Foster Farms announced last Thursday that a recall has been issued for over one million pounds of contaminated chicken products.
Epidemiologic, laboratory, and traceback investigations conducted by local, state, and federal officials indicate the consumption of Foster Farms brand chicken is the likely source of the outbreak of Salmonella Heidelberg infections.
Since February 2013, when the outbreak first began, 621 individuals have been infected with Salmonella Heidelberg after consuming the chicken products from the California poultry producer. The infected individuals have been identified from 29 states and Puerto Rico.
Most of the ill persons (76%) have been reported from California. 36% of ill persons have been hospitalized, and no deaths have been reported.
The recalled chicken was sold in March of this year in nine Western states. Because the chicken was sold fresh, it is no longer a threat in stores.
However "it could still be in consumer's freezers," said Ira Brill, the company's director of communication. The chicken was sold in California, Hawaii, Washington, Arizona, Nevada, Idaho, Utah, Oregon, and Alaska.
Since the outbreak began over a year ago, Foster Farms has received an insurmountable amount of pressure from the public and food safety advocates across the country. In the statement announcing the recall, Foster Farms said it was done "in the fullest interest of food safety" and "regrets any illness associated with its products."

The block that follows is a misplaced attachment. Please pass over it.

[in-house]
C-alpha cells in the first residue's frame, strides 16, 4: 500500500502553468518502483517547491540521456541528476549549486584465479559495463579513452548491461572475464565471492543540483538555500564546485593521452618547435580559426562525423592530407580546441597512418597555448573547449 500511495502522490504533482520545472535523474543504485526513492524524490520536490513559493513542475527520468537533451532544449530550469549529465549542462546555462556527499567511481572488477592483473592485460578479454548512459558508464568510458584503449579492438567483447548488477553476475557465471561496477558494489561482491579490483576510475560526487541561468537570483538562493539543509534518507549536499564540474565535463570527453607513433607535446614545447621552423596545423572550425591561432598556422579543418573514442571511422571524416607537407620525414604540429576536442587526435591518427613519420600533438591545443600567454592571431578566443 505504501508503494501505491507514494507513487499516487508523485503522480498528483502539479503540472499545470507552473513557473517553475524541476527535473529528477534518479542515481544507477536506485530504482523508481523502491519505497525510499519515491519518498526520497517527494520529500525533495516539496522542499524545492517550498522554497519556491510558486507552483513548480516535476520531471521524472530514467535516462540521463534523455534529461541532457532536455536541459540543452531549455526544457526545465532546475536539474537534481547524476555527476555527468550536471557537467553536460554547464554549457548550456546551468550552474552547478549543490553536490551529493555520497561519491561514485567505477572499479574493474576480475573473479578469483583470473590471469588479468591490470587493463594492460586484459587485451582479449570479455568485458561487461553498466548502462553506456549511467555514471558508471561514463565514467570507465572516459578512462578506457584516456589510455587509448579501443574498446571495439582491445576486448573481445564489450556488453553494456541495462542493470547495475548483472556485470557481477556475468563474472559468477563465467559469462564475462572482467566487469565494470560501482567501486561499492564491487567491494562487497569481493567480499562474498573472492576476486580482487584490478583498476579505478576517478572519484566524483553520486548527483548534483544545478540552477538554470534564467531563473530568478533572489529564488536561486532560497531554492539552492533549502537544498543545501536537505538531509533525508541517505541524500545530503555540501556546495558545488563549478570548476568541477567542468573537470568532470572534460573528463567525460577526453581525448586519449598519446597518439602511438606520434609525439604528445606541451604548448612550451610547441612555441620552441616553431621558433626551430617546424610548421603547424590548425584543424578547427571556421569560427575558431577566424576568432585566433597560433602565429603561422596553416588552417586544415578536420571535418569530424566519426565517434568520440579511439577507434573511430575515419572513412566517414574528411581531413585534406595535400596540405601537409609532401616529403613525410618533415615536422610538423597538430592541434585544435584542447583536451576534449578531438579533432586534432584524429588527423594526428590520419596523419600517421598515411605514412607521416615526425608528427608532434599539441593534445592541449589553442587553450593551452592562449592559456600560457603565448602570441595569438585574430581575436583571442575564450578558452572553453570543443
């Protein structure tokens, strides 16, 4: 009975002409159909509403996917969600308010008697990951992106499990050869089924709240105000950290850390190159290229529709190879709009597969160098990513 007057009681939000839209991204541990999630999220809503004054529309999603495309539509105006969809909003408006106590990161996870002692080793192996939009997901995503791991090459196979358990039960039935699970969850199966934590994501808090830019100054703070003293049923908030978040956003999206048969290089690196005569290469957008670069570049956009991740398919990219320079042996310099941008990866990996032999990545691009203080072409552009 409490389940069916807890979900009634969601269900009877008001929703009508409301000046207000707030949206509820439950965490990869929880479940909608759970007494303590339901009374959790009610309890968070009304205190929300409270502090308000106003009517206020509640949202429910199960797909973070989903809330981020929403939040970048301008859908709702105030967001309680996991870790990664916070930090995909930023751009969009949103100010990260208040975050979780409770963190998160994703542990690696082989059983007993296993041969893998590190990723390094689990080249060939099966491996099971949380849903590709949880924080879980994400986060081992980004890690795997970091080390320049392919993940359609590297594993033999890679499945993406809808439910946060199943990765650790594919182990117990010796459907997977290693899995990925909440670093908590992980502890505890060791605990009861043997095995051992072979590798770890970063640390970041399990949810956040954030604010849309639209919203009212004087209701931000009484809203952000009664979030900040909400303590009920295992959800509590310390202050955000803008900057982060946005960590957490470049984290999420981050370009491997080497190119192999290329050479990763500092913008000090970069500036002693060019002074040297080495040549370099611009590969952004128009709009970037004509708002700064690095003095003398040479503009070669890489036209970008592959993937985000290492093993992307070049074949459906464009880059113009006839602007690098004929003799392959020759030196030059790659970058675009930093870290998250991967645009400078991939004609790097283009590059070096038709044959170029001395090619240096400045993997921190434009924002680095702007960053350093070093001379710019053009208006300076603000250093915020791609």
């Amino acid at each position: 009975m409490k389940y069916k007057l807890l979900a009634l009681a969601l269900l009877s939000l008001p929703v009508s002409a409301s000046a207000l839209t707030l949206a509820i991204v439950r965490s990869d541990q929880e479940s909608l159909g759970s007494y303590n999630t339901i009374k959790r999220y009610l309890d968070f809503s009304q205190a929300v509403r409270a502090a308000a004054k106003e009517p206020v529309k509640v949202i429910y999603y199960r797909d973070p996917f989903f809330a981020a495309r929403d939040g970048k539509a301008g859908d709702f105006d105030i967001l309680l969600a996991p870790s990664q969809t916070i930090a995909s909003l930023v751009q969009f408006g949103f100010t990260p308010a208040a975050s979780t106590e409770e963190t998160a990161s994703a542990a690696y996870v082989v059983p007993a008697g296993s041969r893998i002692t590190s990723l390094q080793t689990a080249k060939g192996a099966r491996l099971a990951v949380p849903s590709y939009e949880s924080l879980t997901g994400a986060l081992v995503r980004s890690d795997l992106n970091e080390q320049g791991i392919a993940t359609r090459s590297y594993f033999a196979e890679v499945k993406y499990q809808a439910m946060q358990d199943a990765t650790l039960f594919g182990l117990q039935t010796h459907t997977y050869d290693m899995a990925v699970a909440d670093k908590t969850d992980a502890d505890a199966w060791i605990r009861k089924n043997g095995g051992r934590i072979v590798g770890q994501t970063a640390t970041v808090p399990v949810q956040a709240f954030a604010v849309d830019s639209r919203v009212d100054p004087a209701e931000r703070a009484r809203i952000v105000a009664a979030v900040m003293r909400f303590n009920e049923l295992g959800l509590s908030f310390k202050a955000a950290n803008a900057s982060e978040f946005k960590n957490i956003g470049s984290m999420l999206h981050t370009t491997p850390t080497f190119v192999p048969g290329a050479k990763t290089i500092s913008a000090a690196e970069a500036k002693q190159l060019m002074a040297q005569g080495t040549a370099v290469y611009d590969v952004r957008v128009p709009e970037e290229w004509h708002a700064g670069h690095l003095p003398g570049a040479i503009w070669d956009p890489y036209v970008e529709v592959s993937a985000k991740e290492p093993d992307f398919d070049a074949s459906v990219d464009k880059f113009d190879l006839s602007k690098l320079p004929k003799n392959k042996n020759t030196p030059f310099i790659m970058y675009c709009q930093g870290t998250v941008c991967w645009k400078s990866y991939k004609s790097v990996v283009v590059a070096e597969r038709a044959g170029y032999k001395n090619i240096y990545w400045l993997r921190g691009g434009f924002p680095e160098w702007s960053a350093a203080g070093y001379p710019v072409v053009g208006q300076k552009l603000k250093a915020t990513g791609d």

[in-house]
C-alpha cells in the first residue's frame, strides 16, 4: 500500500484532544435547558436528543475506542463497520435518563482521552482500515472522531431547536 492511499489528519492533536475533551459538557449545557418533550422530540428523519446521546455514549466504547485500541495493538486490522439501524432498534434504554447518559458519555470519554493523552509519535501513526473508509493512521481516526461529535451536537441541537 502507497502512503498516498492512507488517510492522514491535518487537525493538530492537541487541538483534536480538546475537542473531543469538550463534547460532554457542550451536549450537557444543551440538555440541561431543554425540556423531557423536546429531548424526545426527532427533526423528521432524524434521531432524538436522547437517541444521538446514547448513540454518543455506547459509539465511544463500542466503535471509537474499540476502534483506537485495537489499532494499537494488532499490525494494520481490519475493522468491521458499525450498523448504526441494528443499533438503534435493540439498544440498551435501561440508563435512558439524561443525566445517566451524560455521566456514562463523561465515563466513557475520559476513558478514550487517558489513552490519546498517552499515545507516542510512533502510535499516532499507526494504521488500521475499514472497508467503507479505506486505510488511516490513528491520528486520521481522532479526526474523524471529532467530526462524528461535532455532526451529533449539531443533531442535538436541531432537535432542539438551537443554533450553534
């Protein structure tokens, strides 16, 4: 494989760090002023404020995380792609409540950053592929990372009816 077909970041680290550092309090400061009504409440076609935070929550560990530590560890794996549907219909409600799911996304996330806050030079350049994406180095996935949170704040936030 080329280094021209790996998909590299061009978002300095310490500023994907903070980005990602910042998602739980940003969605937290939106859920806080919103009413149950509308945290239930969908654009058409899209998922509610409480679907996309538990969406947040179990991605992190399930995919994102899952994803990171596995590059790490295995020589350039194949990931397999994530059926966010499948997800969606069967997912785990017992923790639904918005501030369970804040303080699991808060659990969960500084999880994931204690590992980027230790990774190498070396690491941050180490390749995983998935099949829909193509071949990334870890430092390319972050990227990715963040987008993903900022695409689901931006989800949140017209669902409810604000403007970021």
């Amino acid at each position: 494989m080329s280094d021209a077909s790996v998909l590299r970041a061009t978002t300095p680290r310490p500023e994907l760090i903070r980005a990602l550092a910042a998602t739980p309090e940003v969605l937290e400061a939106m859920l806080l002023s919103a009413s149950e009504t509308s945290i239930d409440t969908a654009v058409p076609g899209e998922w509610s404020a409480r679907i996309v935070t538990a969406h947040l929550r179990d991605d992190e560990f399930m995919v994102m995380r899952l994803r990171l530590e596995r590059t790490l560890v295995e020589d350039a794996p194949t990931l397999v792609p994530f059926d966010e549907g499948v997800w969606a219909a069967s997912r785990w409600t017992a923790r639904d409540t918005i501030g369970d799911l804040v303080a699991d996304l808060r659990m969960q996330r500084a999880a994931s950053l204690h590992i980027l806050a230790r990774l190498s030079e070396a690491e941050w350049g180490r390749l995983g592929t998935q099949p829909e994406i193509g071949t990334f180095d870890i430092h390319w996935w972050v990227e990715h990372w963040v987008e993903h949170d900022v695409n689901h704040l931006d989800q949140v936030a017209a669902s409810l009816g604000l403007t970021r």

Salmonella is transmitted by food, water, or surfaces that have been contaminated with the feces of an infected animal or person. Many animals carry Salmonella yet do not get sick. It can also be found in unpasteurized egg and milk products. It is commonly transmitted via the fecal-oral route, from one infected person to another.
Symptoms (which develop 6 to 72 hours after infection) may be mild and a person can continue to carry Salmonella for weeks after symptoms have subsided.